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Minnesota House votes to legalize recreational marijuana; bill now goes to Senate

The DFL-controlled House passed the bill 73-57 late Thursday night, sending it to the Senate, where Democrats hold a slim one-seat majority.

ST PAUL, Minn. — Minnesota is one step closer to legalizing recreational marijuana for adults.

The DFL-controlled House voted 73-57 in favor of legalizing adult-use cannabis late Thursday night, sending the bill to the Senate where Democrats hold a slim one-seat majority. During Thursday's vote five Republicans joined 68 Democrats in support, while one Democrat joined 56 Republicans in opposition.

Should the bill be approved by the Senate, which is expected to take up the bill on Friday, it would then go to Gov. Tim Walz, who has said he plans to sign it. If legalized, Minnesota would be the 23rd state in the U.S. to legalize adult-use cannabis.

Should the bill become law. Minnesotans 21 years and older will be able to buy up to two ounces of marijuana, eight grams of concentrate or up to 800 milligrams of edible products at a time starting July 1. It would also allow Minnesotans to legally grow a limited number of plants starting Aug. 1. 

Negotiators ironed out the final details of the bill earlier this week, including a 10% tax on cannabis products on top of existing sales taxes, and possession limits for cannabis flower of two pounds at home and two ounces in public.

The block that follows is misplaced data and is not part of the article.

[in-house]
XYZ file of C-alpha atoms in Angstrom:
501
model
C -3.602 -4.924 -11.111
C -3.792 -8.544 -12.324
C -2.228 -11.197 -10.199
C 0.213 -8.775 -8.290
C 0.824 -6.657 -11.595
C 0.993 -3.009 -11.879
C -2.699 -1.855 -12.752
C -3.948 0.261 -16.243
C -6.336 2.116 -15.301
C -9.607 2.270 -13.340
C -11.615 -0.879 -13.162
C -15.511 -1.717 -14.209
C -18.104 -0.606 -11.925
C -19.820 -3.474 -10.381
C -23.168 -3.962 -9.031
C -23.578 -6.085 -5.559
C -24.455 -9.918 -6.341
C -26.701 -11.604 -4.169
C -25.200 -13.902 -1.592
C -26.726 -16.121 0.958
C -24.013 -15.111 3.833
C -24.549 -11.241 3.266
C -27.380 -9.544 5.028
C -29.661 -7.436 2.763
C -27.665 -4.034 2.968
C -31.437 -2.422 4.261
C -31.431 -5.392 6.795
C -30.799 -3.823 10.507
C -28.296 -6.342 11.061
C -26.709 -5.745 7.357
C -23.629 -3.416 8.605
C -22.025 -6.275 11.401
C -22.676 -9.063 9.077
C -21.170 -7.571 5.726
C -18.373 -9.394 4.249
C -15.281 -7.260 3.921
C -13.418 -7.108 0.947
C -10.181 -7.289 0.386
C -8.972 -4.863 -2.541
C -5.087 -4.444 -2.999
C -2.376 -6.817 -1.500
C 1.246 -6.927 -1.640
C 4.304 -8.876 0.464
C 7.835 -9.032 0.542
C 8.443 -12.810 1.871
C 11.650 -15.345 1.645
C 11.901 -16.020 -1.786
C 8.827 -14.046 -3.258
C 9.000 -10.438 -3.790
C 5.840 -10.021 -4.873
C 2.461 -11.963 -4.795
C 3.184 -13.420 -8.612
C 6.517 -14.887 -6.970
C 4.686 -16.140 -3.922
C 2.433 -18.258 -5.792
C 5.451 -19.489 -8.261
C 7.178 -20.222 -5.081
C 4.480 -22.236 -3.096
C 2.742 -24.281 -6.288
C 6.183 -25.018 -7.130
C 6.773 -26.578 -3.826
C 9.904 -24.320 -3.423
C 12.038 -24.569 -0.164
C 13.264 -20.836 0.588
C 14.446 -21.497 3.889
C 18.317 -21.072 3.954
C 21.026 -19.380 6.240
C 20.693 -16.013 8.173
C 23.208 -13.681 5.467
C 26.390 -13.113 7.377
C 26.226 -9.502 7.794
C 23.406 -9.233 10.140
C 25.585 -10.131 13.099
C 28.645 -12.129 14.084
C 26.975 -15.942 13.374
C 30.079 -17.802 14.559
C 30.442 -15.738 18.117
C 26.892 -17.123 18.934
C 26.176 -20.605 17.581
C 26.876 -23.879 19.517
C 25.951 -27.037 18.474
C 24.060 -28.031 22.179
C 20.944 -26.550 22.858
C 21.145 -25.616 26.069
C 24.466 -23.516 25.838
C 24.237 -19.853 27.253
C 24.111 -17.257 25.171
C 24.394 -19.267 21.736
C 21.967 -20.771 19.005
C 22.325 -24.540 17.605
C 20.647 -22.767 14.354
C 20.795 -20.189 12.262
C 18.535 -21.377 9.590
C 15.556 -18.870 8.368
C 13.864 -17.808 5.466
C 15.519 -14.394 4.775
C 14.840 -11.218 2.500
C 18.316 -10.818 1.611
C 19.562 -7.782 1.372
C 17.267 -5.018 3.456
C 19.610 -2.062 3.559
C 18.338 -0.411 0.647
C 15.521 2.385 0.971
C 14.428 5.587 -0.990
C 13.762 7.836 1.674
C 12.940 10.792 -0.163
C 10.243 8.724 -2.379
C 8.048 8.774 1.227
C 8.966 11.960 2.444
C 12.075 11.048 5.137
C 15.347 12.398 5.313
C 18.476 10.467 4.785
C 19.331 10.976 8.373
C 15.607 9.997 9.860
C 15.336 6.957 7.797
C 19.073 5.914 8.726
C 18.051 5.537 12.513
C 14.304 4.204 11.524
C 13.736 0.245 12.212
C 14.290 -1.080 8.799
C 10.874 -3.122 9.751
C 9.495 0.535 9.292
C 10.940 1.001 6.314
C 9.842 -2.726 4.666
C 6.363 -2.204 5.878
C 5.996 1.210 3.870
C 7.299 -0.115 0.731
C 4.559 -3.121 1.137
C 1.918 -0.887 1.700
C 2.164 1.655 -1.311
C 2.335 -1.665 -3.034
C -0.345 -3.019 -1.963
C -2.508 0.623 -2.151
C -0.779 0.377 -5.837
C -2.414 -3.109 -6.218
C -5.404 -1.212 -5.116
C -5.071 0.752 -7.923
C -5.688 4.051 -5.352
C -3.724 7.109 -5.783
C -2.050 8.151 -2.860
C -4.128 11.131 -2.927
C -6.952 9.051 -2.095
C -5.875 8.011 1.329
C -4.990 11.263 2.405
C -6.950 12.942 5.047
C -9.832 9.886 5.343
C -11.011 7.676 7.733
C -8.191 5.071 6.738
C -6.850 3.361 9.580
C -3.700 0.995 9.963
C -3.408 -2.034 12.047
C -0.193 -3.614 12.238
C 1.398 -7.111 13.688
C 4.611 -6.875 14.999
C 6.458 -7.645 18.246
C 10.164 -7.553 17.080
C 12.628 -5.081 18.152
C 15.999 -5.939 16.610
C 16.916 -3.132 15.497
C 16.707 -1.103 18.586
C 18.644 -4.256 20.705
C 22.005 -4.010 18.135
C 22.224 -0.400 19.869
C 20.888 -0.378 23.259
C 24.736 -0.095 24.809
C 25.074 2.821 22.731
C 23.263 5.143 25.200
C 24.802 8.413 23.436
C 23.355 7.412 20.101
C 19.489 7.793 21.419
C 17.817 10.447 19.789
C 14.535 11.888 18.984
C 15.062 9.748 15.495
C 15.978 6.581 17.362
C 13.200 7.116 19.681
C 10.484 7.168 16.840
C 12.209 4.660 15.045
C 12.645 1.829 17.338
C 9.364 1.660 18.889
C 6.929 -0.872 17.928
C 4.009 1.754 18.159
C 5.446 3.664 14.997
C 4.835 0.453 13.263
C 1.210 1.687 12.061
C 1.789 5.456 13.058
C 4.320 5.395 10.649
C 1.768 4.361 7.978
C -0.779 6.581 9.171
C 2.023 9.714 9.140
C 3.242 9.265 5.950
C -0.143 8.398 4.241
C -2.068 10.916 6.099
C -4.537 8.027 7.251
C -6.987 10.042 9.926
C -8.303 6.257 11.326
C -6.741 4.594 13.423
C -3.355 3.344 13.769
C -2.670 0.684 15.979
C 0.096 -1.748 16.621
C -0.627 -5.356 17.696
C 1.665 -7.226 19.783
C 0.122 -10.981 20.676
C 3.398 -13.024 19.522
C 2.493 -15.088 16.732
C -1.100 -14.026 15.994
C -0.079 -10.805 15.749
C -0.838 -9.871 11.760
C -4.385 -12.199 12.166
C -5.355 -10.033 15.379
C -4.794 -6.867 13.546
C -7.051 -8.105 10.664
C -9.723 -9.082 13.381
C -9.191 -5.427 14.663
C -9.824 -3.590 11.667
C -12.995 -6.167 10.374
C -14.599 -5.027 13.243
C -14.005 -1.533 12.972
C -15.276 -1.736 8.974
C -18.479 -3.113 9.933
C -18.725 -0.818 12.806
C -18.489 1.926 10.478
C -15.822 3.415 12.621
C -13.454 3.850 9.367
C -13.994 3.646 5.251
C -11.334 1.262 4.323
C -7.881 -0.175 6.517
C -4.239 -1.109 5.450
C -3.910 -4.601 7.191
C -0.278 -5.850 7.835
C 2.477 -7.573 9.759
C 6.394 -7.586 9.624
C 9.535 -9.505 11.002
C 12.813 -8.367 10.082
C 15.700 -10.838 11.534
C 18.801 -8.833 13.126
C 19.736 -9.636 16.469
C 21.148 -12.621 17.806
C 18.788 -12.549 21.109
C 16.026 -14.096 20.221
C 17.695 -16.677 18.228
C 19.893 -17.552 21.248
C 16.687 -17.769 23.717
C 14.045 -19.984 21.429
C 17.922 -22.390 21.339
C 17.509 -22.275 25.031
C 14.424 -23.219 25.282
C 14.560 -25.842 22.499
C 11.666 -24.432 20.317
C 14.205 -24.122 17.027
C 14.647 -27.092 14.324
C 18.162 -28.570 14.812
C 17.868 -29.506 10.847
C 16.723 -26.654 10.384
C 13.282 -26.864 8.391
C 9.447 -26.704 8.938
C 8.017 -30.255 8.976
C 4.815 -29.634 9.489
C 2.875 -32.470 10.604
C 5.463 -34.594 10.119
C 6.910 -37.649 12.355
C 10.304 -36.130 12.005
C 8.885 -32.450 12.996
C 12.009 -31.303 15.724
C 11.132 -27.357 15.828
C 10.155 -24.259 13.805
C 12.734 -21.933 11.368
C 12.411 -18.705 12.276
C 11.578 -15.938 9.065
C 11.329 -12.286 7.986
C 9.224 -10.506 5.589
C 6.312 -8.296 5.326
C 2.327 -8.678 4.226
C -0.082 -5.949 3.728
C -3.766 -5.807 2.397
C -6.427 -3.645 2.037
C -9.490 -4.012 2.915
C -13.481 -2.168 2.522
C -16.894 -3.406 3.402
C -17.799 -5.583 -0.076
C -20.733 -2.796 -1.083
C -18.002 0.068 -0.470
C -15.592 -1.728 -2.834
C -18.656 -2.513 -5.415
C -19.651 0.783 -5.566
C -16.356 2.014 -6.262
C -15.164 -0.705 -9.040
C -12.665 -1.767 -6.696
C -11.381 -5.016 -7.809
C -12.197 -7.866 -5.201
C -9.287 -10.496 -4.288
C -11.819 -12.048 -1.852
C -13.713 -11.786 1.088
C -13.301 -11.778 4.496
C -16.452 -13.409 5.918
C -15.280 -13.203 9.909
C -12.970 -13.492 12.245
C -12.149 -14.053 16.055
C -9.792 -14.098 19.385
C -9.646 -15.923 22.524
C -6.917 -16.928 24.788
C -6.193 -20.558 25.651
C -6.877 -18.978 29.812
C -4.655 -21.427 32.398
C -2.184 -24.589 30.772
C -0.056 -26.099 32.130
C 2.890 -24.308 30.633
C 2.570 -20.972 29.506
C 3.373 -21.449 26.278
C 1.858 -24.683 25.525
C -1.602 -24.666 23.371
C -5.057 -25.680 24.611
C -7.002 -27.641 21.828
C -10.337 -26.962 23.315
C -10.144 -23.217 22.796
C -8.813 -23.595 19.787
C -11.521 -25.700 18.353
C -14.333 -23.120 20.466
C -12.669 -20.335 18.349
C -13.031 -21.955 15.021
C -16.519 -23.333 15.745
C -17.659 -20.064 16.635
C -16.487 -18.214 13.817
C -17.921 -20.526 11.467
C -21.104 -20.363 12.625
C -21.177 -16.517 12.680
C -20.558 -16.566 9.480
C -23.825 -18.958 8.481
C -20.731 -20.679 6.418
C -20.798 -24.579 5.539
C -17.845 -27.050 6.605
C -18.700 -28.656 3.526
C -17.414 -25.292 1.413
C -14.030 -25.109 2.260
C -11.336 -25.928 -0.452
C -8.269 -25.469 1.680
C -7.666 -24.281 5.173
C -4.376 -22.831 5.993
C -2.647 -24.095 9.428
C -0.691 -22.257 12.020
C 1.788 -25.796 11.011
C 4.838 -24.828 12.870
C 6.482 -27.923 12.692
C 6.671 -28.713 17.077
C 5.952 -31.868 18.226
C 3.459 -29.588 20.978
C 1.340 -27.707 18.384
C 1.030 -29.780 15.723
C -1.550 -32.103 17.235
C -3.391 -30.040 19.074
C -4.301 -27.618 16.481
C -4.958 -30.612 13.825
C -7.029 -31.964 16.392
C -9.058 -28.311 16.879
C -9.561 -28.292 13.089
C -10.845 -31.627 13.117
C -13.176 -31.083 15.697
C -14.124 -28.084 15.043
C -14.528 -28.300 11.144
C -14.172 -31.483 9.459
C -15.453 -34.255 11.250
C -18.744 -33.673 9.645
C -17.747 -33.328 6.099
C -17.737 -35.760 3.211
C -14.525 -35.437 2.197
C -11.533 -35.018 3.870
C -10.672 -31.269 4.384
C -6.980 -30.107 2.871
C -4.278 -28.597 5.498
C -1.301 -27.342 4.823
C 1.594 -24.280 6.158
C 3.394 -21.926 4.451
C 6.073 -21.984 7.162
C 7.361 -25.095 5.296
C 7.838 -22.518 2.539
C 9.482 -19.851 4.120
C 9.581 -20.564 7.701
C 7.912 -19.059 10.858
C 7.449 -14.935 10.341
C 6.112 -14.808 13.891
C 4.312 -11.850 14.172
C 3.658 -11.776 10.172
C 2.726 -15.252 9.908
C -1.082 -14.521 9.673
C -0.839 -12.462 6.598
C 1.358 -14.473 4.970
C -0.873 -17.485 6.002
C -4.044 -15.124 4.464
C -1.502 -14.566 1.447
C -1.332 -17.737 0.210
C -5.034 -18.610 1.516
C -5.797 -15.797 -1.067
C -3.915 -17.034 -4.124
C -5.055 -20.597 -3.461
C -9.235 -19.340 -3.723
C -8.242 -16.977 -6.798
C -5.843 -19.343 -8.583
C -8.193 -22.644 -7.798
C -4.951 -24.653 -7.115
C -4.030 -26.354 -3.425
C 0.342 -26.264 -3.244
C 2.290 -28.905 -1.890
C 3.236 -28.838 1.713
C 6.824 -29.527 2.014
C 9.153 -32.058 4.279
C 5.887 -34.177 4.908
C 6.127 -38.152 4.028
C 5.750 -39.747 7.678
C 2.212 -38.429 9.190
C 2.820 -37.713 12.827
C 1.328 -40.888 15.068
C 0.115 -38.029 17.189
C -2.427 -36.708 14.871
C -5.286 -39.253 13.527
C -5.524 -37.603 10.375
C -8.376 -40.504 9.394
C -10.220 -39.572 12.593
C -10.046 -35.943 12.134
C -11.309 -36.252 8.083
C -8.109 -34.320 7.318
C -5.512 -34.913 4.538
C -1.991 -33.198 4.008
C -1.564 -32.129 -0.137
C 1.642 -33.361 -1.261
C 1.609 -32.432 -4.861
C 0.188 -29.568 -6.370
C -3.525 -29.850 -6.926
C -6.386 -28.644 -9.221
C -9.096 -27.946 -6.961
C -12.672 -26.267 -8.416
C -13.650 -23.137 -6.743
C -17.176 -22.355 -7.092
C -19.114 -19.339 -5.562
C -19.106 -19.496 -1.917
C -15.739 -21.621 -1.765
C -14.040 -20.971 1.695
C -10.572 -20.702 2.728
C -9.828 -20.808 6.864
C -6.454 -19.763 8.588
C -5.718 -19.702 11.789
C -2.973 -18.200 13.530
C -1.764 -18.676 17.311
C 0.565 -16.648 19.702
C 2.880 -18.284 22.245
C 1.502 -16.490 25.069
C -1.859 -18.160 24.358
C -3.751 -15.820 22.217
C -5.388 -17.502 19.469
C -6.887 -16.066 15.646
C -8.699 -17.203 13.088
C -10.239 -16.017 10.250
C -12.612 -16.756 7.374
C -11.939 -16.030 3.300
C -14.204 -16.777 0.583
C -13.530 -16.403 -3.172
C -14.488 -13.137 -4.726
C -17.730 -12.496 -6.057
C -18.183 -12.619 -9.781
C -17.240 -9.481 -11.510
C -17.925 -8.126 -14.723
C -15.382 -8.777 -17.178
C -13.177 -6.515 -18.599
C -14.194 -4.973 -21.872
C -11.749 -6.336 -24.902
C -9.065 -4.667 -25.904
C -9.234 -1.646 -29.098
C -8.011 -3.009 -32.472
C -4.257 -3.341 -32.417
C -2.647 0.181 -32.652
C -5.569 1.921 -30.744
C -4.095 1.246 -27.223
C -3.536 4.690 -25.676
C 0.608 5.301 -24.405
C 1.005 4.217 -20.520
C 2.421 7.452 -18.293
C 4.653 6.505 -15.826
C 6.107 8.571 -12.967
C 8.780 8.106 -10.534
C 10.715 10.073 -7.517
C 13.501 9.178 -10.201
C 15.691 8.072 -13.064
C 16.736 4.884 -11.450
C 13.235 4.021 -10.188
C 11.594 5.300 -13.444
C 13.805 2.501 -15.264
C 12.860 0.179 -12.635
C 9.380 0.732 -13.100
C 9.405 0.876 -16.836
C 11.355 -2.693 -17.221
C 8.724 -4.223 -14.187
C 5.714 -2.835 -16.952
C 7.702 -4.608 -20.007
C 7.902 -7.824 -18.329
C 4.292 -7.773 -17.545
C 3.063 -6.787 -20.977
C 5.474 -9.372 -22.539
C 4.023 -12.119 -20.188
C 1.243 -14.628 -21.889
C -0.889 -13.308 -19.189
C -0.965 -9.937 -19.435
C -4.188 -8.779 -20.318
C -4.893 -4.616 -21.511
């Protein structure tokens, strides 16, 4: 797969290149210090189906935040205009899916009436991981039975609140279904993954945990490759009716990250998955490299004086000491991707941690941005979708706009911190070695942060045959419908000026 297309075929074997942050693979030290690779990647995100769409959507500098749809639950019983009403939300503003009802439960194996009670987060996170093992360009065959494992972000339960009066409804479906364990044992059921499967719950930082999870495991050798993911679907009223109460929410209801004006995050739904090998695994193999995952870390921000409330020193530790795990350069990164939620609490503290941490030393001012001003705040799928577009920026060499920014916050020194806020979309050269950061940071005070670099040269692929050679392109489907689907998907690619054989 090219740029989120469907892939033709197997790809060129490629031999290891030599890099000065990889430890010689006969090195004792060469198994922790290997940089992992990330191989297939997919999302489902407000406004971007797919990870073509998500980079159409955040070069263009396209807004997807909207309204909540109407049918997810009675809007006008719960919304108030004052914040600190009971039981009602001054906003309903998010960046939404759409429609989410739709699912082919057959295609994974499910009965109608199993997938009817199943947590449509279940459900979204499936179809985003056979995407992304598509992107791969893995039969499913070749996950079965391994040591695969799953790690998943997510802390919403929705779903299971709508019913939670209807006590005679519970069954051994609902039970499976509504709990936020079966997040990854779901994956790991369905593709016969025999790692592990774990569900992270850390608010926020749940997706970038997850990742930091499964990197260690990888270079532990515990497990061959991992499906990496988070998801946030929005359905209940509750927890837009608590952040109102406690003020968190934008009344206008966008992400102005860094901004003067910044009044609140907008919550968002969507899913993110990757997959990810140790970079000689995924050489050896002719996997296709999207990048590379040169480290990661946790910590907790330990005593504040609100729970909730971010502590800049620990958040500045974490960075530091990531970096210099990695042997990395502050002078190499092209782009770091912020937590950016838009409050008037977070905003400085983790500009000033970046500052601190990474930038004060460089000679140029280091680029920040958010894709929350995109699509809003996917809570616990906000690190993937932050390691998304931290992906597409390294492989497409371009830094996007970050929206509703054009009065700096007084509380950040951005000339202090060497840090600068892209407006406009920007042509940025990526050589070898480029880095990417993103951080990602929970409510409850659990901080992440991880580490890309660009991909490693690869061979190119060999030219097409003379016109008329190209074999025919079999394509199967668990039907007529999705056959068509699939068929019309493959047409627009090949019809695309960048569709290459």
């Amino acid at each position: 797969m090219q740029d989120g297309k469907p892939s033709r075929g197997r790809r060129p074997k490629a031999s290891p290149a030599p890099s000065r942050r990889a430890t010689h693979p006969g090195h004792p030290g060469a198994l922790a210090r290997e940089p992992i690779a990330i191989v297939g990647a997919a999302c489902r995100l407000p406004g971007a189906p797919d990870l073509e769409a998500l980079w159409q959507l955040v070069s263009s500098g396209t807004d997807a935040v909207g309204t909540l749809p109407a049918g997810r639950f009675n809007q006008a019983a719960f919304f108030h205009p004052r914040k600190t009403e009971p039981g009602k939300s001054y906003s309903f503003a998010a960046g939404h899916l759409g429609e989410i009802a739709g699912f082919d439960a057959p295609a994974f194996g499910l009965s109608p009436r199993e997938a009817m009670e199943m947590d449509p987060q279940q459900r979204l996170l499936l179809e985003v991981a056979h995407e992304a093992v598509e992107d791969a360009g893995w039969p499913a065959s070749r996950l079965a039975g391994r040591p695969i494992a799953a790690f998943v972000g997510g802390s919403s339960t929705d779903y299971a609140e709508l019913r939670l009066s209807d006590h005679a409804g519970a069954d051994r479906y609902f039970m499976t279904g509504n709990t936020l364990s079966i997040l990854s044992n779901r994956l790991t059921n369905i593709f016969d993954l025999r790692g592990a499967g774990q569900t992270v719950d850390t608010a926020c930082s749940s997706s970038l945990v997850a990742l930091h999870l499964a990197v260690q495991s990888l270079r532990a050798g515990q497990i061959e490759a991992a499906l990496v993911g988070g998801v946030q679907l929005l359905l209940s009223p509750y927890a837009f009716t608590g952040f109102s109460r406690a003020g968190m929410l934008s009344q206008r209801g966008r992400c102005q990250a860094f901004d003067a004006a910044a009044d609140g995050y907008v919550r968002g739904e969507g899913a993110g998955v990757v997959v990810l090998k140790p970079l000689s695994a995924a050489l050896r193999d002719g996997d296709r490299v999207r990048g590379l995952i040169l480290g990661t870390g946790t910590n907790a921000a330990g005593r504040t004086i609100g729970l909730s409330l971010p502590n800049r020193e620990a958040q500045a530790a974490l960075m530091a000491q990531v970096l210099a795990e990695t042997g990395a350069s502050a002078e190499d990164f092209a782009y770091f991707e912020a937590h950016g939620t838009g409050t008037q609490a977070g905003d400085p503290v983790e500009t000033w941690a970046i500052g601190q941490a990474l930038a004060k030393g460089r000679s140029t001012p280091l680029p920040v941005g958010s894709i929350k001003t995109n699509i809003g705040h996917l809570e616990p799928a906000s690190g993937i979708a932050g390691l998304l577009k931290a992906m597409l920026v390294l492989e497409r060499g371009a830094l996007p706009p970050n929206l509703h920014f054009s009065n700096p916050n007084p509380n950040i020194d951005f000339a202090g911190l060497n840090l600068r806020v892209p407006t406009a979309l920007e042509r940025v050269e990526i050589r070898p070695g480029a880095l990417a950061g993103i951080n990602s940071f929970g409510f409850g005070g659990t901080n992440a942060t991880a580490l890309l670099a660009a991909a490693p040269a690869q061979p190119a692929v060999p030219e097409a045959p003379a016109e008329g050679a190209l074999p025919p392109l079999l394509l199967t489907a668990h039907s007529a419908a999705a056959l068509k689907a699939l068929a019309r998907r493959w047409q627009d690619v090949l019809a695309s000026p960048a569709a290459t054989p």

Retail sales wouldn't start until 2024 with local governments controlling the location of the stores. This would allow local lawmakers the ability to prevent retailers from opening near schools or parks.

Minnesotans who've been convicted of misdemeanor or petty misdemeanor possession would also get their records automatically expunged, according to the bill. The Bureau of Criminal Apprehension (BCA) estimates it will take until August of next year to process all the automatic expungements. Those convicted of sales or other more serious - but nonviolent - marijuana offenses that will no longer be crimes, or will become lesser offenses will be able to apply to a special board to get their records cleared or sentences reduced.

"We have done our very best to make this an even-handed bill, and the reason I believe that is because I don't necessarily agree with everything that's in there," said Rep. Athena Hollins, D-St. Paul, who voted in favor of the bill. "I think that there are parts of it that are too conservative and that is what gives me comfort that we're actually moving in the right direction and taking the correct path — a middle ground."

Rep. Dave Baker, R-Willmar, spoke out against the bill, saying he believed it could lead to addiction.

"More youth will become addicted to drugs because of this bill. Now just let that sink in for a minute — it's going to happen," said Rep. Baker, who was one of 56 Republicans to vote against the bill. "They won't likely die from cannibis, but they will become addicted through cannabis."

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